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The Honolulu Advertiser
Posted on: Sunday, May 17, 2009

Viloria makes triumphant return home

By Dayton Morinaga
Advertiser Staff Writer

Hawaii news photo - The Honolulu Advertiser

Boxing champion Brian Viloria displays his IBF world title belt during an autograph session at Servco Auto Leeward.

ANDREW SHIMABUKU | The Honolulu Advertiser

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WAIPAHU Kekoa Balasi would like to be a world boxing champion like Brian Viloria someday, if only so he can hoist a championship belt over his shoulder.

"It's heavy," the 11-year-old Balasi said after holding Viloria's IBF light-flyweight world championship belt. "It's nice. I wish I could get one like that."

Balasi and about a dozen other youth boxers at the Waipahu Boxing Club looked up to Viloria yesterday, even though many of them are nearly at eye level for the 5-foot-3 champion.

"He's so fast," Balasi said. "Punch, move, and punch again. Always countering. That's what we try to do."

Viloria, who won the IBF world title last month in the Philippines, made a triumphant return to his hometown yesterday. He visited the Waipahu Boxing Club, and then was the centerpiece of a parade through Waipahu.

"This is where it all started for me," said Viloria, 28. "To come back here and see all these future champions, all these past champions, all the fans, it means a lot to me. Fighting for Hawai'i, for Waipahu, that's always going to be a part of me."

Former boxing champions from Hawai'i Jesus Salud, Andy Ganigan and Ben Villaflor were in attendance to support Viloria yesterday.

"I looked up to those guys when I was young, and I feel like that helped me get to this point," Viloria said. "If I can be that same kind of role model for these kids now, hopefully it helps them."

Al Silva, the Hawai'i Sports Hall of Fame boxing trainer, taught Viloria some 20 years ago and is still training the youth boxers at Waipahu today. He said he often cites Viloria as an example for the current crop of amateur boxers.

"I knew Brian had it at a young age," Silva said. "But the thing about him, he was always smart. He knew what he wanted and he never let anything get in the way. I tell the kids now, if you want to be a champion, you gotta be smart about it."

Still, Viloria's recent world title came after a year of lows.

After losing a WBC world title fight in 2007, Viloria embarked on a boxing tour of "swap meets and parking lots" in 2008. And he wasn't even the main event on some of those cards.

"It was humbling," Viloria said. "But that whole experience changed me as a fighter and a person."

He went 5-0 in 2008, thus earning the IBF title shot against Mexico's Ulises Solis last month. Viloria defeated Solis with a spectacular 11th-round knockout.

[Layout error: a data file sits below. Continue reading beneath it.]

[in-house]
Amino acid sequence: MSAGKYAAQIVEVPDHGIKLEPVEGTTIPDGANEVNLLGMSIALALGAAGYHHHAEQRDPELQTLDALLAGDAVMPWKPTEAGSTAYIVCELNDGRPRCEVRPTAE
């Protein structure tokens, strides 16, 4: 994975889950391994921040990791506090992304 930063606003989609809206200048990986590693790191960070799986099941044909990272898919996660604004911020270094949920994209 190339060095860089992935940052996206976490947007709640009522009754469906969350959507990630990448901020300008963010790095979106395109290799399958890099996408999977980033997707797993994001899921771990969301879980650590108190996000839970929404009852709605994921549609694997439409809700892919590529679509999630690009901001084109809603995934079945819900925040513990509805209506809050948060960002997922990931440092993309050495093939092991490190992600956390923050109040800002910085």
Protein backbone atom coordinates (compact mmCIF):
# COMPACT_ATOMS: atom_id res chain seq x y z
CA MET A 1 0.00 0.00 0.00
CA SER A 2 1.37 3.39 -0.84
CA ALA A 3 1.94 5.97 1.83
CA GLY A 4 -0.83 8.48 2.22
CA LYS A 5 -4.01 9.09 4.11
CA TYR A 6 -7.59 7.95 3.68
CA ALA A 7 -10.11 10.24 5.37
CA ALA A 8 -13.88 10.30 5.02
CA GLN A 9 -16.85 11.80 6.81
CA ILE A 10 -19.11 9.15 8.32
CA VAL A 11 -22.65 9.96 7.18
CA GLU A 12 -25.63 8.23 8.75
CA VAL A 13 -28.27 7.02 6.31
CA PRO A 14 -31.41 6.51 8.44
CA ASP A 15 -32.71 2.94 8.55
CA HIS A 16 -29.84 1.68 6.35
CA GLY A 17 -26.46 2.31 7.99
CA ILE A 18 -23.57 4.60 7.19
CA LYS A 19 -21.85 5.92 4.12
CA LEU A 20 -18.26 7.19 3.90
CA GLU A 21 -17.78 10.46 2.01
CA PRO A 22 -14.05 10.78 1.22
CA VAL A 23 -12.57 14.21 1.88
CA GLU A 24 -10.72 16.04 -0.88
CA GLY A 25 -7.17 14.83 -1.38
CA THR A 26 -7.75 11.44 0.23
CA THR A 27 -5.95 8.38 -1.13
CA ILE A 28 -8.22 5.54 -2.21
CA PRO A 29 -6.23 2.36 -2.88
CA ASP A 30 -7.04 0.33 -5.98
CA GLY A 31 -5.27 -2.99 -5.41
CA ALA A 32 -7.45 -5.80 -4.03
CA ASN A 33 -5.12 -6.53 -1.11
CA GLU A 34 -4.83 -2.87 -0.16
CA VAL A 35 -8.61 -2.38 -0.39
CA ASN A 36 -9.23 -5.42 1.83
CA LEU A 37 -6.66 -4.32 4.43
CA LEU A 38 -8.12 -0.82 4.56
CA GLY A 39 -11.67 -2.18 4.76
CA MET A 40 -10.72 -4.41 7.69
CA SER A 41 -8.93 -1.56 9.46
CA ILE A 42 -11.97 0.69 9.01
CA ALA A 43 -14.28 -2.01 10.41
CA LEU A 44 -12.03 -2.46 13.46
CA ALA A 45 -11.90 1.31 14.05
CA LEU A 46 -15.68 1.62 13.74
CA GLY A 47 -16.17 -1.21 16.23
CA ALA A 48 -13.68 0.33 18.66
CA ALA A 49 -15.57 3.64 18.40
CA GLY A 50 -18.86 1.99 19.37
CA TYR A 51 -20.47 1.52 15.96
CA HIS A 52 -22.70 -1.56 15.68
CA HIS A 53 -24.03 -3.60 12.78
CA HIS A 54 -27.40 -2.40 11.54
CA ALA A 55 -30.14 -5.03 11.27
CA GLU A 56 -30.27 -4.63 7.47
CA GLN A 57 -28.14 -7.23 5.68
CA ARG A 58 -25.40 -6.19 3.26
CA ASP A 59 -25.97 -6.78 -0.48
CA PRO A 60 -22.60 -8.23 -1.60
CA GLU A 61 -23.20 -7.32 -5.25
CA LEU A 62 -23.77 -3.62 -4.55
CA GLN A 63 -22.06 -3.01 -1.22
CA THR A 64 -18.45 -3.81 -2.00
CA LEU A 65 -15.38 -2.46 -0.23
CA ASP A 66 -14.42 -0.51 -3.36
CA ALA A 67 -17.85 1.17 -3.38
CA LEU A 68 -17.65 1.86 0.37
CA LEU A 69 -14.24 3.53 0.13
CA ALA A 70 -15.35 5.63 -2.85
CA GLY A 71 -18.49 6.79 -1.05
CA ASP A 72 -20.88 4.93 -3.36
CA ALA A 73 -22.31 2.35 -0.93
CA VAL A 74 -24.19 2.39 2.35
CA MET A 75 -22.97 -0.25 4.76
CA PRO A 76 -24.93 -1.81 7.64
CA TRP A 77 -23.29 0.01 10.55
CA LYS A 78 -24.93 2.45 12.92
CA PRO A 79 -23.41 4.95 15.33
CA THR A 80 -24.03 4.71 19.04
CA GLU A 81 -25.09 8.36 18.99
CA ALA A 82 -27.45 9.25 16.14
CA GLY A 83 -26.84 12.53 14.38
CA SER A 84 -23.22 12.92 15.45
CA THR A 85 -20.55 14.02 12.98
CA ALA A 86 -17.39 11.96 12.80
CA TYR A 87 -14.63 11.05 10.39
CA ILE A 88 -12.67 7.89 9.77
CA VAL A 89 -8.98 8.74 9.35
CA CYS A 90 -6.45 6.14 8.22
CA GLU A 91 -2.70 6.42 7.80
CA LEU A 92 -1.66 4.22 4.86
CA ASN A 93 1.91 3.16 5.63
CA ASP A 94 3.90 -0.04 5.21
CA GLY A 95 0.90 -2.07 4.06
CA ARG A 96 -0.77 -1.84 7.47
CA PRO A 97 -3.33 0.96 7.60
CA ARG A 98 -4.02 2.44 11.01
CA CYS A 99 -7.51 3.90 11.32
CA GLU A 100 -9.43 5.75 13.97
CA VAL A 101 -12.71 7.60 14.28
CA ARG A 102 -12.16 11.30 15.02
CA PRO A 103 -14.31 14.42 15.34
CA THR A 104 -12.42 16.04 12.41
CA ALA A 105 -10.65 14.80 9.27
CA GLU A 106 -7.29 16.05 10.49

The day after his victory, he didn't need a pinch-me moment. A kiss on the cheek from his girlfriend, Erica Navarro, was enough.

"That next morning when he woke up, he said, 'Was that a dream? Did I really win?' " Navarro said. "I told him 'Go look in the mirror. Those bruises on your face look real to me.' "

Viloria's rejuvenation in the ring coincided with a "stronger relationship" with Navarro. She lives with him in Los Angeles, and they diet together when Viloria needs to cut weight.

"I've seen him at his lowest point coming home crying, thinking he couldn't fight anymore," Navarro said. "So to see him back at the top is an amazing feeling."

Viloria said, "It was demoralizing to go through that. But it took deconstructing me as a fighter and a person to build me back into a champion again."

Now, the key is staying there.

Viloria was the WBC world champion in 2005, but lost that title in his second defense.

"This time I'm more mature and I feel like I know what it takes to stay at this level," Viloria said.

His first title defense of the IBF belt could come in August.

"They're talking either San Francisco at AT&T Park, or Las Vegas," Viloria said. "It might be a fight to prepare me for a bigger one down the line."

Specifically, there are rumblings about a series between Viloria and Puerto Rico's Ivan Calderon in what would be a showdown of the world's best 108-pound boxers.

"I heard ideas thrown around about Calderon," Viloria said. "Maybe a three-fight series one here (in Hawai'i), one in Puerto Rico and one in Vegas. I would definitely want to do a big fight in Hawai'i, so if that's what it takes, then I'm for it."

For now, Viloria has a few more days to enjoy the spoils of being a world champion ... and a Waipahu boy.

"I miss the poke and raw crab, that's what I went for first," he said. "In about a week I go back to L.A. and start training again, so I'm taking advantage of every minute I'm home."